Below are a few examples on how a leader could positively use transparency and vulnerability in their role:

  • Be curious and ask questions with the aim of gaining an understanding of where your team is. For example, after a tough experience, check in with a team member could look like: “I noticed that after that meeting you seemed quiet.  Can you tell me how that affected you?”  Or “I am just checking in to see how you are doing after X.”
  • Ask for feedback from peers and those who report to you. The important thing is to be committed to growth from their responses. This could be done through one-on-one conversations, or you could ask someone you trust to confidentially interview your team to ask for their feedback on your strengths and opportunities.  Doing this exercise can take as little as a few minutes of conversation from each team member but can identify a wealth of information.
    • What do they want you to continue doing?
    • What would they like to see you do more (or less) of?
    • What do they need from you?

The key to being transparent with your team is having a true genuine interest in what you learn and the commitment to address it. Don’t elicit information from individuals without a commitment to lean in and do something with it. Also, keep in mind that our natural tendency to react to tough feedback is to become defensive. Challenge yourself to step back and really take in the information you have received to assess and make any necessary changes to increase the engagement with your team.

Leading with Transparency to the Customer:

A key to leading with transparency with customers is trust.  This means sharing appropriate information with the customer when there is a service issue or failure. Being appropriately open in these circumstances is crucial in building the relationship with the consumer. This means providing feedback on the event and investigation, with the most important aspect of this being in the follow-up.  This (ideally timely) conversation includes what you found, what you are going to do about it, and how you are going to prevent this from happening again. Follow-up can also include scheduled or spontaneous check-ins with the family to assure them that you are still interested in how things are going and value their feedback.

Having a crisis at some point is all but guaranteed for a business, especially one that serves people. It’s well known that it is just as important in how a business or leader responds to an unwanted event as the event itself, that can determine its ability to succeed. We can see throughout history that customers appreciate timely and honest communication that doesn’t defer blame and comes with a swift remediation plan. One example of this was the Tylenol product being tampered with in the early 1980’s. Seven people died from taking Tylenol that were laced with cyanide. While it believed that the tampering likely happened on the store shelves in an isolated location, Tylenol (and parent company Johnson and Johnson) immediately pulled millions of dollars of product from the shelves, even though many believed it was an aggressive intervention that wasn’t needed.  In addition, the CEO never placed blame but took responsibility for the event. Thousands of memos were sent to hospitals and clinics to warn them and marketing for the product ceased.  Within a year of the event, Tylenol had regained its market share and they retained customer loyalty. Harvard University and others often use their case as an example of excelling in crisis management.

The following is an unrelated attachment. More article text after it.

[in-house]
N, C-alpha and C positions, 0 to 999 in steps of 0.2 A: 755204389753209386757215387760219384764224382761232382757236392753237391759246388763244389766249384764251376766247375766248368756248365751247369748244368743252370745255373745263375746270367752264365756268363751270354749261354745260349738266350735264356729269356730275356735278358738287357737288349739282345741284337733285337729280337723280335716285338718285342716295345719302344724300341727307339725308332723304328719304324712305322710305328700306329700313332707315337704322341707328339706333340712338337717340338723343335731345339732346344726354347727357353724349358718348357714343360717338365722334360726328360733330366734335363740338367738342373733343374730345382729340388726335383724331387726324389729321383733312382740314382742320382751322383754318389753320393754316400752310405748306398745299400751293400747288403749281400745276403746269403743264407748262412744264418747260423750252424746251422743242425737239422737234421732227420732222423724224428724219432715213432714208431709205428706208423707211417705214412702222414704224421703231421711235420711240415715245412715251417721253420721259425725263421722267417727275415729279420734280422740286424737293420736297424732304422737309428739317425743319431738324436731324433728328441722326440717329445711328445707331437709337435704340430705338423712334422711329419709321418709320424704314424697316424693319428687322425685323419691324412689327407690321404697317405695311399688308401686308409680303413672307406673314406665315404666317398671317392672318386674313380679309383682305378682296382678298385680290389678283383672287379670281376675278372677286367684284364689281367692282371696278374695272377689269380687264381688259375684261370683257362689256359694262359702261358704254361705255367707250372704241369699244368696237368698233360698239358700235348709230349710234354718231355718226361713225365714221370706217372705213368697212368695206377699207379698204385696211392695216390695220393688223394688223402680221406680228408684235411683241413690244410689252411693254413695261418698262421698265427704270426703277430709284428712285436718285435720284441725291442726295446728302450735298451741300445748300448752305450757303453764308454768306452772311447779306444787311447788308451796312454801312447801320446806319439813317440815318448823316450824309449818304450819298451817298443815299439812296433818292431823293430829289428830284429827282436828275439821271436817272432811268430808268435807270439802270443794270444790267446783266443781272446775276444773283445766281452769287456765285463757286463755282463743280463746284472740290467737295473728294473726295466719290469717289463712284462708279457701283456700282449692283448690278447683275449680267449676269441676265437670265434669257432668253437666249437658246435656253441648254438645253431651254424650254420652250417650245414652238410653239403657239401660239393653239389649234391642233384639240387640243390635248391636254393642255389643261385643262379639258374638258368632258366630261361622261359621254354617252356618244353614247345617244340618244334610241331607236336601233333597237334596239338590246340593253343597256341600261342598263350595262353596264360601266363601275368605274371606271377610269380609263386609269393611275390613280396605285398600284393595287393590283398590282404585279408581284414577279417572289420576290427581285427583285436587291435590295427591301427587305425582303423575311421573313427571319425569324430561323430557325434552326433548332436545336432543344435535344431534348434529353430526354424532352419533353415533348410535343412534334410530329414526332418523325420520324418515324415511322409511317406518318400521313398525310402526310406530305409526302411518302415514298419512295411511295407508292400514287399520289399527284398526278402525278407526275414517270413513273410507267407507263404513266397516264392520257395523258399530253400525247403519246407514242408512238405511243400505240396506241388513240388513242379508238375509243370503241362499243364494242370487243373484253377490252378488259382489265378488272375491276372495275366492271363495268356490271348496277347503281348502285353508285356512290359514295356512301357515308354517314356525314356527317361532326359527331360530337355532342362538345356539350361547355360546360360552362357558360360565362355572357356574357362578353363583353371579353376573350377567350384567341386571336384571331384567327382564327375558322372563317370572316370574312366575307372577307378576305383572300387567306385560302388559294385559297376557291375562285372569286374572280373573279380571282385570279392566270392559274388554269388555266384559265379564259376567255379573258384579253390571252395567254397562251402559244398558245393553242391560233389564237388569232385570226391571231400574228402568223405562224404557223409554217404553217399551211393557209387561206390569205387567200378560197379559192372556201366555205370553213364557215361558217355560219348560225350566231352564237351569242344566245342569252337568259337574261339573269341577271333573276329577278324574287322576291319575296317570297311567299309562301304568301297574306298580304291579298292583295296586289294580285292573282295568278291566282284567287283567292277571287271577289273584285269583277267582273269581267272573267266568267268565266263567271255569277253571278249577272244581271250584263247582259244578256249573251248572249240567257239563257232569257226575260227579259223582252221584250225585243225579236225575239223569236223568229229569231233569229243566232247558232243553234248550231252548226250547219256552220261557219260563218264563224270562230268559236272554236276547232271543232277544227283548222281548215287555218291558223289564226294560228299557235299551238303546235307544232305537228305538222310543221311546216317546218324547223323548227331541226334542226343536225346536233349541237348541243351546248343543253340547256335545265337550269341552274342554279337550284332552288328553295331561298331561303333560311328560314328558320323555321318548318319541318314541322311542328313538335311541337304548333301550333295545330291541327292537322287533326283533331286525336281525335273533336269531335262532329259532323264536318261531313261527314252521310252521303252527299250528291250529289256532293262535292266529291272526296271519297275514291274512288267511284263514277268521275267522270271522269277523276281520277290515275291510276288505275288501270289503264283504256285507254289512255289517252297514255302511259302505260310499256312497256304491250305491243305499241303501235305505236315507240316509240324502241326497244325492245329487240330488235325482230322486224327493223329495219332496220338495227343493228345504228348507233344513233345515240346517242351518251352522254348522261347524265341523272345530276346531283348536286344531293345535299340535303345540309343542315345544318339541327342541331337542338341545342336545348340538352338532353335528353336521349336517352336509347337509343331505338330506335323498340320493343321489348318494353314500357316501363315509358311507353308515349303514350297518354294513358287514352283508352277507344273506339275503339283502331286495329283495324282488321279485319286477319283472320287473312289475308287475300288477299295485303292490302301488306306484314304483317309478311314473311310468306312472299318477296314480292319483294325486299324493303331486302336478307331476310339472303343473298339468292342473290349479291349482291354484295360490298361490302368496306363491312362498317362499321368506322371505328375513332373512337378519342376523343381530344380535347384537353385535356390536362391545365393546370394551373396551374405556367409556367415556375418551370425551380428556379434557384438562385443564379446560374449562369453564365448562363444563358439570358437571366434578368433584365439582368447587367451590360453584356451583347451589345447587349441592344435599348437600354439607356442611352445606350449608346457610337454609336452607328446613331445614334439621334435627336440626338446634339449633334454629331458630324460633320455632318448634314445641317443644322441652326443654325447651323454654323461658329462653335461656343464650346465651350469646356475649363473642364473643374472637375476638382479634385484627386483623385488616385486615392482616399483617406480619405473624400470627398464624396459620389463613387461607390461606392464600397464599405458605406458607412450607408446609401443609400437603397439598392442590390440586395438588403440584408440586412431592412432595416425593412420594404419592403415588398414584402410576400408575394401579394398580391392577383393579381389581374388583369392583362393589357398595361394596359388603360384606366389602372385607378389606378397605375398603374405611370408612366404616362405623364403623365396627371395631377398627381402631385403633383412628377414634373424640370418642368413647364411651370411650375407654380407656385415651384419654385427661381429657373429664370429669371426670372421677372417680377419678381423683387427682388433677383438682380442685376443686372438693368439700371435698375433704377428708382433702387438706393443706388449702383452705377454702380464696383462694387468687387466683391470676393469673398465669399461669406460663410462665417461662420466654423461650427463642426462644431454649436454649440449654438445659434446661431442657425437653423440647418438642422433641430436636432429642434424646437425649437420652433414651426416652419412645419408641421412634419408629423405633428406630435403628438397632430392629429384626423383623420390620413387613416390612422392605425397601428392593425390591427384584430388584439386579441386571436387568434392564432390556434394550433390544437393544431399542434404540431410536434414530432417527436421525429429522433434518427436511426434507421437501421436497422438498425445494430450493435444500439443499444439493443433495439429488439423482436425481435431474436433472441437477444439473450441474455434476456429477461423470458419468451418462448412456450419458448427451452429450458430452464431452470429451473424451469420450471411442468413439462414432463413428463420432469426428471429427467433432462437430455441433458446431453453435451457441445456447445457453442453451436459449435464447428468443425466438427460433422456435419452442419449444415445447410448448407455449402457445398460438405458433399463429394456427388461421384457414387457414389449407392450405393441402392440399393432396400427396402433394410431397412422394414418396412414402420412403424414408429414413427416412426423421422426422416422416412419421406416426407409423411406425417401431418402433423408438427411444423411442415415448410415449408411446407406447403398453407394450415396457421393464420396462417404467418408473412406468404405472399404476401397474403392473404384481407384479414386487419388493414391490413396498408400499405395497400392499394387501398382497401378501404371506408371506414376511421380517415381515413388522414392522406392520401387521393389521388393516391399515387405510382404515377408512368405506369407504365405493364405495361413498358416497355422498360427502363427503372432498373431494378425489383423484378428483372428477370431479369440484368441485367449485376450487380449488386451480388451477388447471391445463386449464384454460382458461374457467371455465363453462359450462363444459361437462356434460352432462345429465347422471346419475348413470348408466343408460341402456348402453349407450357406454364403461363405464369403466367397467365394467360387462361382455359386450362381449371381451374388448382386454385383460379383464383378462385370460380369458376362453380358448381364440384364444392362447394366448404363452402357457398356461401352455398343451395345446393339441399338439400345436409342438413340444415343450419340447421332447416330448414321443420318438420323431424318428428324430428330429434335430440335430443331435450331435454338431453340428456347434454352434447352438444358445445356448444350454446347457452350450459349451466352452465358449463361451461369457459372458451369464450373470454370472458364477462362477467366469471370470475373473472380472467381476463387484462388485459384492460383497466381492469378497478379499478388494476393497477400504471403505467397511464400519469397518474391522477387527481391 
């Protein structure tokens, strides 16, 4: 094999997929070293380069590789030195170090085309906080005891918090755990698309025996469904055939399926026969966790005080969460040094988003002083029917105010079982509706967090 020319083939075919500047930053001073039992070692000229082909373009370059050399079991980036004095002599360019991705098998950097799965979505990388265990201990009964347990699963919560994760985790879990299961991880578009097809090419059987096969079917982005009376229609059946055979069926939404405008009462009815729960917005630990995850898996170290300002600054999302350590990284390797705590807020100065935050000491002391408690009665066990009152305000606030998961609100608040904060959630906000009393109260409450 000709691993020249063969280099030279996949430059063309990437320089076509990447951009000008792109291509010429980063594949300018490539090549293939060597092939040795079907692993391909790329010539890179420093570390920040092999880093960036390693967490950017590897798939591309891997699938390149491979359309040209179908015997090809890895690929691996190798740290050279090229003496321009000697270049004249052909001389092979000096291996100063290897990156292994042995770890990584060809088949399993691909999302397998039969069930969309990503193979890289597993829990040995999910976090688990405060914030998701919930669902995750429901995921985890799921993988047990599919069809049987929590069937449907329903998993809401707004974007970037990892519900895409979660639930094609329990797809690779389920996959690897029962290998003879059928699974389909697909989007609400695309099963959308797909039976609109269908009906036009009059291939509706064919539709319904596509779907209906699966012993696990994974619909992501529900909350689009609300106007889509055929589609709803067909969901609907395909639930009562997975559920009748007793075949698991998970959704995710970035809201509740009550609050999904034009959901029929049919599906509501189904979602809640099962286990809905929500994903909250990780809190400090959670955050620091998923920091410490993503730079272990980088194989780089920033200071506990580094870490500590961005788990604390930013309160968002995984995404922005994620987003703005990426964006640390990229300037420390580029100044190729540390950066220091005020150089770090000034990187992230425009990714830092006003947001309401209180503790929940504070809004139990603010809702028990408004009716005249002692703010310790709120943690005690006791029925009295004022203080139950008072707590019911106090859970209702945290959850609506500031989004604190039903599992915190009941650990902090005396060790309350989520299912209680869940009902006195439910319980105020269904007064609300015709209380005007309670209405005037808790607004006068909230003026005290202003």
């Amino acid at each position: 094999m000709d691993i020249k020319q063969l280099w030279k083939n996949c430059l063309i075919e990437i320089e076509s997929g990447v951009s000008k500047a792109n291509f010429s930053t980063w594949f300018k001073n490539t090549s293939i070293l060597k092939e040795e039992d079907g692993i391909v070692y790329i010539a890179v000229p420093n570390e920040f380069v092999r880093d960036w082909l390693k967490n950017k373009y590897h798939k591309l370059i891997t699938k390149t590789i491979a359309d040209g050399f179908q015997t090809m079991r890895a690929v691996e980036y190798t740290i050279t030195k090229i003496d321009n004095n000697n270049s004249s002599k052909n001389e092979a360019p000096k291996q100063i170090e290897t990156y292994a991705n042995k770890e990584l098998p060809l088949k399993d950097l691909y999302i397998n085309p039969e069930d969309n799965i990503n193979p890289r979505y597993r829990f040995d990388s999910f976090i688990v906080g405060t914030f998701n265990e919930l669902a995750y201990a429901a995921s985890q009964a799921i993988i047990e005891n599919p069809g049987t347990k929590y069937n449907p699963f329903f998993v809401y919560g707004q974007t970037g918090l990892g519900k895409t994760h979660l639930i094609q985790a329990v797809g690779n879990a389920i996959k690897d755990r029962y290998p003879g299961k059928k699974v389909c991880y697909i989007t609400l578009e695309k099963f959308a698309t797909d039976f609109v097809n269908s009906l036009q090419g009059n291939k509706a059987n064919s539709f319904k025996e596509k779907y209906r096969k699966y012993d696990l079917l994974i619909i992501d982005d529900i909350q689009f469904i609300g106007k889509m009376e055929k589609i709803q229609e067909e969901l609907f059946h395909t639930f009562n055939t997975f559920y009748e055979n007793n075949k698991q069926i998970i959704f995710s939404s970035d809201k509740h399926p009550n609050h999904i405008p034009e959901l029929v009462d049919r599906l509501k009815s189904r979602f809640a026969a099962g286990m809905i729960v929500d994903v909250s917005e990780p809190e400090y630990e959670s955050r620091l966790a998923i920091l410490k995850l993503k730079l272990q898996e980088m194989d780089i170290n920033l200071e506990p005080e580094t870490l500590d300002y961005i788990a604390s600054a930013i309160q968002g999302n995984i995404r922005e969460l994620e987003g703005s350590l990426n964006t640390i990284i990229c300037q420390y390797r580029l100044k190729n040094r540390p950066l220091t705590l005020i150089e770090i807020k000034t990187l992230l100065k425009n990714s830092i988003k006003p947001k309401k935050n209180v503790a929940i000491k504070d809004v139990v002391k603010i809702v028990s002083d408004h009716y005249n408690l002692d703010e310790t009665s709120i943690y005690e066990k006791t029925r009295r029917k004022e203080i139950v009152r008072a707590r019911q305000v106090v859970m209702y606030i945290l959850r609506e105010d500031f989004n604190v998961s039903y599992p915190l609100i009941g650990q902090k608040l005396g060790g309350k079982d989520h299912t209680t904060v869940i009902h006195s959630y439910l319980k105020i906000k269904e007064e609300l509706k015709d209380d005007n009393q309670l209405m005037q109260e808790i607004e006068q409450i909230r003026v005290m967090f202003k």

While you hopefully will never experience a national or even local crisis, lessons can be taken from other industries to model appropriately using transparency with a customer to retain loyalty.



Written by TALA Workforce Development Committee Member Samantha Jones, Legend Senior Living

This article is the fifth of a five-part series Become a Great Senior Living Leader by the TALA Workforce Development Committee.